The Time of the Mother
A mother is someone who, using the wise words of Oriah Mountain Dreamer, "can get up after the night of grief and despair weary and bruised to the bone and do what needs to be done to feed the children".
For some it is a role taken on initially by choice. For others, it is an unexpected gift. Regardless, once we are placed into the role of Mother, we are blessed with responsibilities that promise to break us open.
Our eyes and hearts and hands are opened to ways of being that we never before considered possible. When the smiles are wide and the giggles are flowing, we feel blessed. When hearts are breaking and sleep cannot be had, we ask why and cry ourselves into a dark oblivion to try to escape it all.
Women, I'm talking to you.
Men, I'm talking to this part of you that is stirred by the recognition of this within you.
On mother's day, we tend to celebrate with a visit to mom or perhaps only to her memory. Restaurants are filled, flowers bought in dozens. Tomorrow, we will wake up - a Monday morning - and return to what needs to be done.
Mothers are called to return.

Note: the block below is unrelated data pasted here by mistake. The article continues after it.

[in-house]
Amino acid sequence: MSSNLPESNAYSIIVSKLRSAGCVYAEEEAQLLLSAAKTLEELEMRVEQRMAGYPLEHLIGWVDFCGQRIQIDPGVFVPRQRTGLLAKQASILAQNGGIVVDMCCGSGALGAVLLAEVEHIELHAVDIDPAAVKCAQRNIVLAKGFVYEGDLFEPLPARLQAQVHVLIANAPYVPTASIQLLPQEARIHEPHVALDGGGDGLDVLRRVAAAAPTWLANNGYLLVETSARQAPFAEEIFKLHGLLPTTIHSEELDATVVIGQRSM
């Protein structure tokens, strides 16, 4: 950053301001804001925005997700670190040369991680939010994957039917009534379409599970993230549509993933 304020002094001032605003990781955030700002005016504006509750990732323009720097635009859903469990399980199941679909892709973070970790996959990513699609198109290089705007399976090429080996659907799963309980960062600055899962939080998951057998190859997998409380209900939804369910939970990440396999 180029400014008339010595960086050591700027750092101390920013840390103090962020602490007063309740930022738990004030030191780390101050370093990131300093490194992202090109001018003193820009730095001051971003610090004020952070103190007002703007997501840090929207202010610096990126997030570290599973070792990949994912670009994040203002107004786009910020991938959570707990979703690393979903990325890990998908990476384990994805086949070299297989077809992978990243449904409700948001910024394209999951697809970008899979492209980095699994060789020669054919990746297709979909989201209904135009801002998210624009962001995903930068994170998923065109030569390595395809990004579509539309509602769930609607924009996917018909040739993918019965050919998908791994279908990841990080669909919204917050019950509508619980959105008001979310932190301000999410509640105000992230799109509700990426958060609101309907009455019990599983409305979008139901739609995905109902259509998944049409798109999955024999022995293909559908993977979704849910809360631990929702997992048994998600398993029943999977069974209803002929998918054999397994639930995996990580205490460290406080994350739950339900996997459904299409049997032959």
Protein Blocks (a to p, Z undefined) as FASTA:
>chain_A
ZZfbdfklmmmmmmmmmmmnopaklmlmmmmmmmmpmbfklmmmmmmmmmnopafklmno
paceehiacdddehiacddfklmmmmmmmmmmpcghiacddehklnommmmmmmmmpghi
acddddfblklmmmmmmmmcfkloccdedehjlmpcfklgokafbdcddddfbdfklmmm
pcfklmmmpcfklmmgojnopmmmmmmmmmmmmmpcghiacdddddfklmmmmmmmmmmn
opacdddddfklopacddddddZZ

Every single one of you who reads this, you are being called to respond. Your children need you. We are all weary and bruised to the bone, aware of the clutter hidden in our closets, the to-do list that will never get done, the bullying in our own schools, the sex trafficking across the globe, the wars that continue seemingly without any more desire to fight. Mothers no longer have the luxury to indulge in escape. We shall do what needs to be done and, through the process, delight in the awareness of what this means.
Every single one of you who read this, you are being called to surrender. All of our hearts are breaking. A mother who is not healed cannot heal others. We must surrender to the pull of our heart, the choked breath, and cry until what is no longer needed inside has flowed out into the universe that can release it.
Today, I celebrate the mother in each of us. I acknowledge the pains and delights and challenges and celebrations that biological and adoptive mothers take with so little recognition. I acknowledge the single fathers and grandparents and caregivers who do what needs to be done though they, too, are weary and struggling to move on.
I invite us all - YOU - to spend even one moment in silence and to honor that within you that feels the suffering of your children, your loved ones, your neighbors, those you will never meet. I invite you to honor that mother that sighs and, with a knowing smile, takes the next step and offers it all through love.
It is time.
p.s. After posting this, I came across this wise post by a dear friend, Hali, on her site, LilyWheelSlide. She puts the same idea I discussed above into such poetic and artistic expression...please take a look.